United States District Court, D. Nebraska
CRW MECHANICAL CONSULTING AND FABRICATION, LLC, a limited liability company; Plaintiff,
AARON F. SANDINE, an individual; and AFS FABRICATION, LLC, a limited liability company; Defendants.
MEMORANDUM AND ORDER
C. Buescher United States District Judge.
case comes before the Court on Defendants' Motion to
Remand (Filing 13) and Plaintiff's Motion for
Immediate Order of Attachment (Filing 8). The Court
finds that it has subject-matter jurisdiction over this
matter and denies Defendants' Motion to Remand. The Court
also finds that Plaintiff has not met its burden of
demonstrating one of the prerequisites for statutory
attachment under Neb. Rev. Stat. § 25-1001 (Reissue
2016) by a preponderance of the evidence. Accordingly,
Plaintiff's Motion for Order of Immediate Attachment is
CRW Mechanical Consulting and Fabrication, LLC
(“CRW”), is owned by its sole member Nathan C.
Ruff (“Ruff”). Filing 18-1 at 1. Ruff
purchased a residence in Ohio in August of 2013 and has lived
at the residence since that time. Filing 18-1 at 1.
In the past year, Ruff has been physically present in Ohio
for fifty weeks, and he intends to continue living there.
Filing 18-1 at 1-2. Despite living in Ohio, Ruff
received correspondence from the Internal Revenue Service
through September of 2018 at a Nebraska address. Filing
15 at 2. Ruff also received a few other documents at
various Nebraska addresses. Filing 15 at 1-2. Ruff
may have also licensed his vehicles in Nebraska prior to July
of 2019. Filing 15 at 2.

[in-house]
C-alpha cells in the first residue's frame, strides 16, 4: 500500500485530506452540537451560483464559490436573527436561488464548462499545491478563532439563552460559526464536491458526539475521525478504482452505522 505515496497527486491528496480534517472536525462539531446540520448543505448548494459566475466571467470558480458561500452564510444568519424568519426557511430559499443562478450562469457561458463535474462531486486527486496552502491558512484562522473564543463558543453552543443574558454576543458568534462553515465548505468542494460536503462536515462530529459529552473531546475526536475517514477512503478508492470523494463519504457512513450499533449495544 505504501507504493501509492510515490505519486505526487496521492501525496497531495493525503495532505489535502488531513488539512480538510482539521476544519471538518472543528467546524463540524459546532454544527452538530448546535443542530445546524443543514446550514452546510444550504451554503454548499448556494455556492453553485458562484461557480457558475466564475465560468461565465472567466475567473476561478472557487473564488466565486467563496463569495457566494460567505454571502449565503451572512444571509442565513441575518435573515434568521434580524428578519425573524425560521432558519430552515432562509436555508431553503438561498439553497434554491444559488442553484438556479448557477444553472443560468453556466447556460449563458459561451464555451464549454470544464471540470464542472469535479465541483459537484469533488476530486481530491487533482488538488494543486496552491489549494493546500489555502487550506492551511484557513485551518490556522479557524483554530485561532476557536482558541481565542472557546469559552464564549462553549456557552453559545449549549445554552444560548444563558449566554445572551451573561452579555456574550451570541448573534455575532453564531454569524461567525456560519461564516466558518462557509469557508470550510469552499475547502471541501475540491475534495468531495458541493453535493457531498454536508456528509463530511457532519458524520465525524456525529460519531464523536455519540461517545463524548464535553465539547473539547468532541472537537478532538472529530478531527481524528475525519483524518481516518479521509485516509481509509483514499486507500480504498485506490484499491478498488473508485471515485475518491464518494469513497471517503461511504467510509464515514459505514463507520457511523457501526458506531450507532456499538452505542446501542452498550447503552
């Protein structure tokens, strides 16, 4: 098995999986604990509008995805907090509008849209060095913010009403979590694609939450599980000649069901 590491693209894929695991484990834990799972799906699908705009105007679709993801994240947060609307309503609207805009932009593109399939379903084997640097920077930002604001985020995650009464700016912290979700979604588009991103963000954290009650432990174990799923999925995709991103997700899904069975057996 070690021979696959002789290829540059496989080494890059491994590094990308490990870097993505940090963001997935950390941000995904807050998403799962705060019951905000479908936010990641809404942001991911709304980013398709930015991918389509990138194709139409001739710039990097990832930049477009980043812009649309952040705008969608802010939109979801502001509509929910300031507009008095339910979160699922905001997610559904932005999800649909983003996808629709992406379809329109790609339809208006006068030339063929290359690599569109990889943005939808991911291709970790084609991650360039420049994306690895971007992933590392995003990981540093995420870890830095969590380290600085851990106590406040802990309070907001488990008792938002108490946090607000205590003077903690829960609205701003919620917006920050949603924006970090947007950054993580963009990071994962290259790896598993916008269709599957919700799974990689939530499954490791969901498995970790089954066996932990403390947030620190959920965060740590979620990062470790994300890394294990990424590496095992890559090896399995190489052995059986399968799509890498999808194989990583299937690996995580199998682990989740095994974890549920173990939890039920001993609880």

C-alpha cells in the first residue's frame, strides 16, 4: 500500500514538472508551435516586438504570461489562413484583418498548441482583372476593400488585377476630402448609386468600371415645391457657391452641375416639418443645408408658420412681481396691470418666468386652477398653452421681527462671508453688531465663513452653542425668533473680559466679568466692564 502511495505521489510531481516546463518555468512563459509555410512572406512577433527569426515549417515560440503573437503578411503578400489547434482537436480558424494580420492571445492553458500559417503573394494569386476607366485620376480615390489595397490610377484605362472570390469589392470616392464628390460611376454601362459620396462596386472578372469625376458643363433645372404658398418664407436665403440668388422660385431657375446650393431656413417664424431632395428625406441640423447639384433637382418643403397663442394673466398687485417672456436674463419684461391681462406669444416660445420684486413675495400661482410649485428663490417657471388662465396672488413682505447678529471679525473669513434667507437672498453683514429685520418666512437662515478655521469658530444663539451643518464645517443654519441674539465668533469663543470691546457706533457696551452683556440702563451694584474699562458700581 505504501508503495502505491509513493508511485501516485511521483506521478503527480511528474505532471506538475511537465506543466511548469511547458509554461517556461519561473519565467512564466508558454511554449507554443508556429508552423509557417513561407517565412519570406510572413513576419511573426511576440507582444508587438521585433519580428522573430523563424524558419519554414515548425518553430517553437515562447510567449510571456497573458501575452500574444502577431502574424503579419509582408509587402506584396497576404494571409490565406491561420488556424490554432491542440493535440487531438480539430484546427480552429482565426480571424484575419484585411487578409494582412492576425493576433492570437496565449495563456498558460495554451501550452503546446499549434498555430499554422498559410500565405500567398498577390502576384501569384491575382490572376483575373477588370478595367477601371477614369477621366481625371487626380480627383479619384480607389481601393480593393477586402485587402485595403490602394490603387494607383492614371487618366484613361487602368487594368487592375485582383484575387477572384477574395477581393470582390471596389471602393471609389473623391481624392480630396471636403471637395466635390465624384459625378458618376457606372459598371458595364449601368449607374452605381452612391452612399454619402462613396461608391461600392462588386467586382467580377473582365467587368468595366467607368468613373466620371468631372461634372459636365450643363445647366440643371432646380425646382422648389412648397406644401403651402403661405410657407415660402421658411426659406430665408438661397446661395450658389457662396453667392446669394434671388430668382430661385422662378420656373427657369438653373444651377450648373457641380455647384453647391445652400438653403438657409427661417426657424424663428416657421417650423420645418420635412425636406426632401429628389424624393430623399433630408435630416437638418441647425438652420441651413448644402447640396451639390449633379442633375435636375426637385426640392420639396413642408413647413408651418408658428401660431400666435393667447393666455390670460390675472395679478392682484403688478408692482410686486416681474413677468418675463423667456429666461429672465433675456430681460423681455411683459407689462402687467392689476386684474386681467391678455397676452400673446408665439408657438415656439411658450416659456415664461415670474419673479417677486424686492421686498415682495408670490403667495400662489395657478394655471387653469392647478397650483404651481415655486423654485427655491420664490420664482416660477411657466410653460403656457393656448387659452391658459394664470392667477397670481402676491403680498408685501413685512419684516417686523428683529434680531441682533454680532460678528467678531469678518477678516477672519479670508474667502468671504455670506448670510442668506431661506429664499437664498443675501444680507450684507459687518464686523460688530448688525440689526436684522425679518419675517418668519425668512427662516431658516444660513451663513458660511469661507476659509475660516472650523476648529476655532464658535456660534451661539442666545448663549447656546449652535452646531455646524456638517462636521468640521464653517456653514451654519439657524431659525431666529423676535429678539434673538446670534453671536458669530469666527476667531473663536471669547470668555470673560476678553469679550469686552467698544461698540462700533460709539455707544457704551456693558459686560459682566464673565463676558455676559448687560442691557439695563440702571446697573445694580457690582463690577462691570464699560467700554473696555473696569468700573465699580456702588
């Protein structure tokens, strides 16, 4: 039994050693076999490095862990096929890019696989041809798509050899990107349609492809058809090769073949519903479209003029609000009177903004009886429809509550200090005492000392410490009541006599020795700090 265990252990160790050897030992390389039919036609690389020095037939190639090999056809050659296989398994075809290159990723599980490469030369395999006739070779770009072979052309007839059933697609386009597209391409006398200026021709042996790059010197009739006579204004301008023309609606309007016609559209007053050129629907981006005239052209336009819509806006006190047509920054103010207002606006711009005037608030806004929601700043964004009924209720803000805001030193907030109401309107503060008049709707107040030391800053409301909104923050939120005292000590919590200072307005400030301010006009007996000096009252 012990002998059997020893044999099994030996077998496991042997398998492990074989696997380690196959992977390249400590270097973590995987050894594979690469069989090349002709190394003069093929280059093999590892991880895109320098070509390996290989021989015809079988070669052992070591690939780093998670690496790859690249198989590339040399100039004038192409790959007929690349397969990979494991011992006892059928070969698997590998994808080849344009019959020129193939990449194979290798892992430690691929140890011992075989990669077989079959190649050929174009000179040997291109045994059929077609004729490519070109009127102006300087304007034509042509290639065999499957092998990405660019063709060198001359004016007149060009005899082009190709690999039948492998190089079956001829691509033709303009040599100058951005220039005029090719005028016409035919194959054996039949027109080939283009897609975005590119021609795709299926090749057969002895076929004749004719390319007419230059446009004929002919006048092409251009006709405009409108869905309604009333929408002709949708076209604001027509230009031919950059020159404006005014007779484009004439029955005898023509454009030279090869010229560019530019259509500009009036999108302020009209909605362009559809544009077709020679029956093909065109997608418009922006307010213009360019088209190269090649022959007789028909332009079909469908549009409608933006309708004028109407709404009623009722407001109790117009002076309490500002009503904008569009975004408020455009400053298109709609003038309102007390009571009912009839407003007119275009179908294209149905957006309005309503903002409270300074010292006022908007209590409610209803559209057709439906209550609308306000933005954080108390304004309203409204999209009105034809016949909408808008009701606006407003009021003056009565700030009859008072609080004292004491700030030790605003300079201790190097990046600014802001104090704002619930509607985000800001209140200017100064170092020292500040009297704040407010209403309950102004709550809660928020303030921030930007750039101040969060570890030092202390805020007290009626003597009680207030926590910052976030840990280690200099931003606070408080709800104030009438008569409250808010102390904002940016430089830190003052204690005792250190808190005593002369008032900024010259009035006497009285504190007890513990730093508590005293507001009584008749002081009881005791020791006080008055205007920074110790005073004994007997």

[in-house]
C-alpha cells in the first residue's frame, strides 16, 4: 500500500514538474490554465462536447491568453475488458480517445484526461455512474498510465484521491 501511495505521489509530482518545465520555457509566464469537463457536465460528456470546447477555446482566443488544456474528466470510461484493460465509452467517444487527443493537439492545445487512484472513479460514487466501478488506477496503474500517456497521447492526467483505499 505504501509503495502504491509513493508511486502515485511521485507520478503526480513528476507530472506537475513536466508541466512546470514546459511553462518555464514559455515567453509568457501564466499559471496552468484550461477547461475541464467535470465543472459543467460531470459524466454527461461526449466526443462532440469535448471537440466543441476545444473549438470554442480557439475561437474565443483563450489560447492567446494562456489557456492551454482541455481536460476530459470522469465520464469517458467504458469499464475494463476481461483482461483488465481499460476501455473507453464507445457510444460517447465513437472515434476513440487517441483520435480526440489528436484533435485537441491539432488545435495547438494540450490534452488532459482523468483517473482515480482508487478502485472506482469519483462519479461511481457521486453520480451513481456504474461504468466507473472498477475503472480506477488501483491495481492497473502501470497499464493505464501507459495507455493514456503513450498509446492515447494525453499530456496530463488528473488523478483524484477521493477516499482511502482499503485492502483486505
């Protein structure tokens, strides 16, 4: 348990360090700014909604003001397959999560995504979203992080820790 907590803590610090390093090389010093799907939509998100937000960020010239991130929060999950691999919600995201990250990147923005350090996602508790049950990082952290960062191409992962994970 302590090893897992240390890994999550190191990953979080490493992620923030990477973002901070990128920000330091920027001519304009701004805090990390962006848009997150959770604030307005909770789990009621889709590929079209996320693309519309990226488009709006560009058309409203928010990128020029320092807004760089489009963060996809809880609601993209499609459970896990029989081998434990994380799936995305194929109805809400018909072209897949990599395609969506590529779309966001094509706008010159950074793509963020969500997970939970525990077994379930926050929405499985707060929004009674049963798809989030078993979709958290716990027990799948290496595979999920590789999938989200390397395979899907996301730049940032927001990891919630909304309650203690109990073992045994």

relates to attachment, Ruff states CRW finished a project for
a customer, and the customer paid the amount due to CRW into
Defendant, AFS Fabrication, LLC's (“AFS”),
bank account at Defendant, Aaron Sandine's
(“Sandine”), direction. Filing 10-1 at
2. Sandine is the sole owner and member of AFS.
Filing 10-1 at 1. According to Ruff, Sandine
misappropriated funds from a customer and misled CRW by
wrongfully routing the customer's payment to his
company's bank account. Filing 10-1 at 2-3. Ruff
alleges he asked Sandine whether the customer had ever paid,
apparently unaware of the customer's payment to AFS.
Filing 10-1 at 2. Documentation provided by Ruff
shows Sandine received $421, 902.41 from the customer.
confirms that he received $421, 902.41 from the customer but
avers that Ruff directed him and AFS to receive all funds
from the customer and pay expenses with those funds.
Filing 17 at 2. Ruff directed him to do so as part
of his plan to make Sandine a partner at CRW. Filing 17
at 3. Sandine provided documentation showing that he
used a portion of the disputed funds to pay subcontractors
for work completed as a part of the underlying project.
Filing 17 at 2; Filing 17 at 24. Sandine
also provided a sample from a text exchange between himself
and Ruff showing Ruff was aware AFS received payment from the
customer. Filing 17 at 21.
Motion to Remand was filed subsequent to Plaintiff's
motion regarding attachment, but the Court must determine
whether it has subject-matter jurisdiction before proceeding
any further. Defendants request that the Court “remand
this matter to the Douglas County District Court” for
further proceedings. Filing 13 at 1. However,
federal courts cannot remand an action originally filed in
federal court. See Streambend Props. II, LLC v.
Ivy Tower Minneapolis, LLC, 781 F.3d 1003, 1017 (8th
Cir. 2015) (“[A] district court has no power to remand
a non-removed case to state court.”); 14C Fed. Prac.
& Proc. Juris. § 3739 (Rev. 4th ed.)
(“Moreover, federal courts cannot remand an action that